Friday, February 22, 2013

The Keys


It's long been said that communication is key to a healthy relationship.

Often, we hear couples complain that they don't communicate well. On the heels of a fight, one or the other of the couple will sigh and say, "we just don't know how to communicate..."

Is this really the problem, though?
Is that really our trouble?
Are we really struggling that much to make our thoughts known?

I once had a friend who corrected that sentiment. He said, "Oh, no. I think most of the time we communicate too well. We communicate too much. We say things we shouldn't, things that aren't necessary and things that aren't helpful. I think this is not an issue of learning to communicate, but learning to shut up."

Perhaps it would be better to say that there are multiple keys to a healthy relationship. One of them happens to be communication. However, communication is merely the conveying of ideas. This can be done foolishly, hurtfully, without consideration or discretion.  I don't think the communication key works properly unless coupled with the wisdom key, or the prudence key, or the consideration key. These keys help to supplement or temper the communication key (when writing one should avoid mixed metaphors). Without them, the door to your relationship may be thrown wide open and left vulnerable to monstrous attackers - bitterness, anger, resentment, pride, scorn, sarcasm - the list goes on.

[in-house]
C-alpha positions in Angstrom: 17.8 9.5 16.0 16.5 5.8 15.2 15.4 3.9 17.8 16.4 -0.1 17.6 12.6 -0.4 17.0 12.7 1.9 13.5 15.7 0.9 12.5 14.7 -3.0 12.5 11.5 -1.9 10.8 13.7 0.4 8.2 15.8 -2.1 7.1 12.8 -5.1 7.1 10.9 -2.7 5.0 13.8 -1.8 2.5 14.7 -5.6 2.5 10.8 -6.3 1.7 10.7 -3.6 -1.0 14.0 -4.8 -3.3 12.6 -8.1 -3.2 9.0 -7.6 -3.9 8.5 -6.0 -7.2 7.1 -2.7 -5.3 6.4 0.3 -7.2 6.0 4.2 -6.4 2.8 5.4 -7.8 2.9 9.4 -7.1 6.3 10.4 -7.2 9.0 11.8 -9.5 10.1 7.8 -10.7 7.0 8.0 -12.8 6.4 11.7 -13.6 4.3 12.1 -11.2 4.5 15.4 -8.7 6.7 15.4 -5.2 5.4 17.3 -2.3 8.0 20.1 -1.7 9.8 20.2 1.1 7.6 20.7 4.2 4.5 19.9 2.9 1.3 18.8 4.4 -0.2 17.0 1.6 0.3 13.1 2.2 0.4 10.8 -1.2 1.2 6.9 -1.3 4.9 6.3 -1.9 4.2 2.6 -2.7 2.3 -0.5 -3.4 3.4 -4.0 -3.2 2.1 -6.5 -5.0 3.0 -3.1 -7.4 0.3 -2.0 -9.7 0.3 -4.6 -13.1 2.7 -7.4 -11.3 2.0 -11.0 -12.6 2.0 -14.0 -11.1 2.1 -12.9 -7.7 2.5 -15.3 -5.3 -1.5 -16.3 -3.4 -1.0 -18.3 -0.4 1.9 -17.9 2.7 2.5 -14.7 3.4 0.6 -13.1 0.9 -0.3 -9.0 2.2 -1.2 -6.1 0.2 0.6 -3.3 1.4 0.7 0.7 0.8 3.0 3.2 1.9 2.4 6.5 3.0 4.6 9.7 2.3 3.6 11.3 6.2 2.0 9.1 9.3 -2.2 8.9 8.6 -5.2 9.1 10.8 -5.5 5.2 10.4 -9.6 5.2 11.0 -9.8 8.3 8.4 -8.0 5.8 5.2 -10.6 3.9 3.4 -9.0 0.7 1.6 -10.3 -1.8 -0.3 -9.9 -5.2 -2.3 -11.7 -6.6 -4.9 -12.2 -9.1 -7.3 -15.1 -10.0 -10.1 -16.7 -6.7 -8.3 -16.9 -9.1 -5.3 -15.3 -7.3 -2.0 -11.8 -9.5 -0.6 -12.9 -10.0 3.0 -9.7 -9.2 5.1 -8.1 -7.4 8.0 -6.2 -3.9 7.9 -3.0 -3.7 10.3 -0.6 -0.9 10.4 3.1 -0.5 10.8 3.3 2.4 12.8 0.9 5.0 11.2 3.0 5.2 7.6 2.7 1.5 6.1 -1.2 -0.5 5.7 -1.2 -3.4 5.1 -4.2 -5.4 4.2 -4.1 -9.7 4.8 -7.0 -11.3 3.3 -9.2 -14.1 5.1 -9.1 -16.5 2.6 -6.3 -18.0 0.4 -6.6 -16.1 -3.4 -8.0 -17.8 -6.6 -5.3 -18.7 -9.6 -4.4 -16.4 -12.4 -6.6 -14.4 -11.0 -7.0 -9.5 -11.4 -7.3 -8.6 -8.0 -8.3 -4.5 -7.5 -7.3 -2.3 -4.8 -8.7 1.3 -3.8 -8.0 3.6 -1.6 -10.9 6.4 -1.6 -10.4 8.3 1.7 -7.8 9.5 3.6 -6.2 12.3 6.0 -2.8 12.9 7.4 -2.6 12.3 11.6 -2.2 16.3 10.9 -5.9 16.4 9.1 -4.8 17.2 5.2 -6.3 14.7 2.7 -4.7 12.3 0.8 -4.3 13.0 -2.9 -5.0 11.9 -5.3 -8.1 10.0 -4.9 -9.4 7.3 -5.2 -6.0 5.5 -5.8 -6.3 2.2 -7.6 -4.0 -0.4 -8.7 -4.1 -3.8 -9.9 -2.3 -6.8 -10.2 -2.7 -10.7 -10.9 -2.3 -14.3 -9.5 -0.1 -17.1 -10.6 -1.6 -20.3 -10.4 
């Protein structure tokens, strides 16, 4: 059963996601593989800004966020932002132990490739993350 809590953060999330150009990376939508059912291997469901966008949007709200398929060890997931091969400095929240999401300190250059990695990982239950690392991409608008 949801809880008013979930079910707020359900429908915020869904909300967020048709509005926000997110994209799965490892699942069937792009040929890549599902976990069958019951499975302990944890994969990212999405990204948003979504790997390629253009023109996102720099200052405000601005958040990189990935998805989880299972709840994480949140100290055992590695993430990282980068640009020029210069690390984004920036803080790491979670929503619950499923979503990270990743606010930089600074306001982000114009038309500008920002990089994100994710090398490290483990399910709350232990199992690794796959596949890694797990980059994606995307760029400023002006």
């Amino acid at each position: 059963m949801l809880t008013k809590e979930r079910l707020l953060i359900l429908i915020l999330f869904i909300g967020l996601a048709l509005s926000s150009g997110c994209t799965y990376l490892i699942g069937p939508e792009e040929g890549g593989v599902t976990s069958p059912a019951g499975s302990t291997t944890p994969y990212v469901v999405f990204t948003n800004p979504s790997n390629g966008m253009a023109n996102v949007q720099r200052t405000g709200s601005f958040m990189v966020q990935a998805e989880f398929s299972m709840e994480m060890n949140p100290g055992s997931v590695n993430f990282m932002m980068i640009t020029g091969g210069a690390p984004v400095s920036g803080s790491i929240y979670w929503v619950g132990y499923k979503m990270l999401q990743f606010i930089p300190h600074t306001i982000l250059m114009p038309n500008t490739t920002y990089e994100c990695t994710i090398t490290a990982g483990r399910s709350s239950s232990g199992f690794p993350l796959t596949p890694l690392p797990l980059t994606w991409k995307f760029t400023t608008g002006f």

In this age of instant accessibility, we often forget the age-old adage that "absence makes the heart grow fonder." We buy into the belief that we need to talk it out now. So we chat, tap, call, type and tweet until we're blue in the beak (pop culture references help make your writing hip and relevant). There are times, when what is actually most needed is a bit of silence. Some time to cool down.

Proverbs 10:19 says "Where words are many, sin is not lacking, but whoever restrains his lips is prudent."

The early church fathers describe the heart as a furnace and the mouth as its door. When we keep the door closed and allow for proper ventilation, the fire inside burns hot and bright. Then when we open the door to speak, our words are potent, providing warmth and power to those who hear them. However, when the door to the furnace is often flung wide, the fire burns away, the cold from outside dulls the heat from the fire, causing our words to be useless chatter. 

If communication is the key to a healthy relationship. Perhaps sometimes, we need to use the key to lock the door.


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